Saraswati Mandir[edit]

Hanuman[edit]

Shiva Mandir[edit]

Bindhyabasini Sanskrit Vidyalaya[edit]

Book store[edit]

Vishnu Mandir[edit]

Ganesha Mandir[edit]

Jogi Paati[edit]

Temple Area Management[edit]

The temple is currently managed by Bindhyabasini Dharmik Chettra Bikash Samiti [5]which has carried out a number of improvements and upgraded the area. Examples include establishment of Gurukul bhawan, upgrades to various smaller temples in the area, upgrade of Bindhyabasini park below the temple area etc.

History[edit]

Administration[edit]

Accessibility[edit]

A lift with a capacity of 12 people was installed [6]in the temple premises and inaugurated by the President of Nepal on March 07, 2019. The lift is primarily used by disabled pilgrims and seniors.

A Senior Citizens Friendship Center was established in January 2016.[7] The facility allows for a meeting point for senior citizens, provides food every day to those who attend and arranges for talks on a variety of subjects.

Noted Fact[edit]

Most of Pokhara city was destroyed in the fire of 1949 and the fire was allegedly started in Bindhyabasini temple while performing an offering which later spread out of control.[8]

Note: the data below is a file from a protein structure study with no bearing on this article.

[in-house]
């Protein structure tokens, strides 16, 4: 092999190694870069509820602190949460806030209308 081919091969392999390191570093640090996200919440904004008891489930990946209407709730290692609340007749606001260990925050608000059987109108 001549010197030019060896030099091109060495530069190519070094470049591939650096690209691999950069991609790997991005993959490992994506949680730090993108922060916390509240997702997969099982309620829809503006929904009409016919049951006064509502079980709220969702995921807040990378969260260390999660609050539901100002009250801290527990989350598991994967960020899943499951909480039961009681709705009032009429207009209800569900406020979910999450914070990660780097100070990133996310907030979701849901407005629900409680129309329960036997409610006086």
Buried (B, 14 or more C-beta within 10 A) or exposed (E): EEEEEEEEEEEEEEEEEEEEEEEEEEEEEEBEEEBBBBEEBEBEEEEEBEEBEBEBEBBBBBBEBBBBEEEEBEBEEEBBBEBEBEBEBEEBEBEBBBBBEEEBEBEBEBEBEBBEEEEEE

Temple in the News[edit]

  • The royal couple of former King Gyanendar and Queen Komal did puja at the temple March 27, 2004.[9]
  • Indian Army Chief comes visiting, locals know he speaks fluent Nepali, February 13, 2018.[10]
  • Navadurga Festival organized by Bindhyabasini Dharmik Chhettra Bikash Samiti September 21, 2017.[11]

See also[edit]

References[edit]

  1. ^ . 15 June 2020 https://web.archive.org/web/20200615050624/http://pokharamun.gov.np/sites/pokharamun.gov.np/files/Ward%202.jpg. Archived from the original on 15 June 2020. Retrieved 15 June 2020. Missing or empty |title= (help)
  2. ^ "Soaring Indian arrivals boost Pokhara tourism". 14 June 2020. Archived from the original on 14 June 2020. Retrieved 14 June 2020.
  3. ^ Adhikari, Jagannath (2017). Pokhara: Urbanization, Environment and Development. Amazon: Kindle Edition. pp. Loc 86.
  4. ^ Regmi, Mahesh (1 December 1974). "Regmi Research Collections". Regmi Research Collections. 42: 1.
  5. ^ "Lift Inauguration at Bindhyabasini Temple Premises". 14 June 2020. Archived from the original on 14 June 2020. Retrieved 14 June 2020.
  6. ^ "President Bhandari inaugurates lift | eAdarsha.com – English Version". 14 June 2020. Archived from the original on 14 June 2020. Retrieved 14 June 2020.
  7. ^ "My Republica - Chief Secy Subedi inaugurates Senior Citizens Friendship Center". 15 June 2020. Archived from the original on 15 June 2020. Retrieved 15 June 2020.
  8. ^ Reed, Dave; McConnachie, James (7 November 2013). The Rough Guide to Nepal. Rough Guides UK. ISBN 978-1-4093-6034-6.
  9. ^ "Royal couple visits Bindhyabasini". The Himalayan Times. 27 March 2004. Retrieved 14 June 2020.
  10. ^ "Visiting Indian army chief visits Bindhyabasini temple". 14 June 2020. Archived from the original on 14 June 2020. Retrieved 14 June 2020.
  11. ^ "Navadurga Festival kicks off in Pokhara". 15 June 2020. Archived from the original on 15 June 2020. Retrieved 15 June 2020.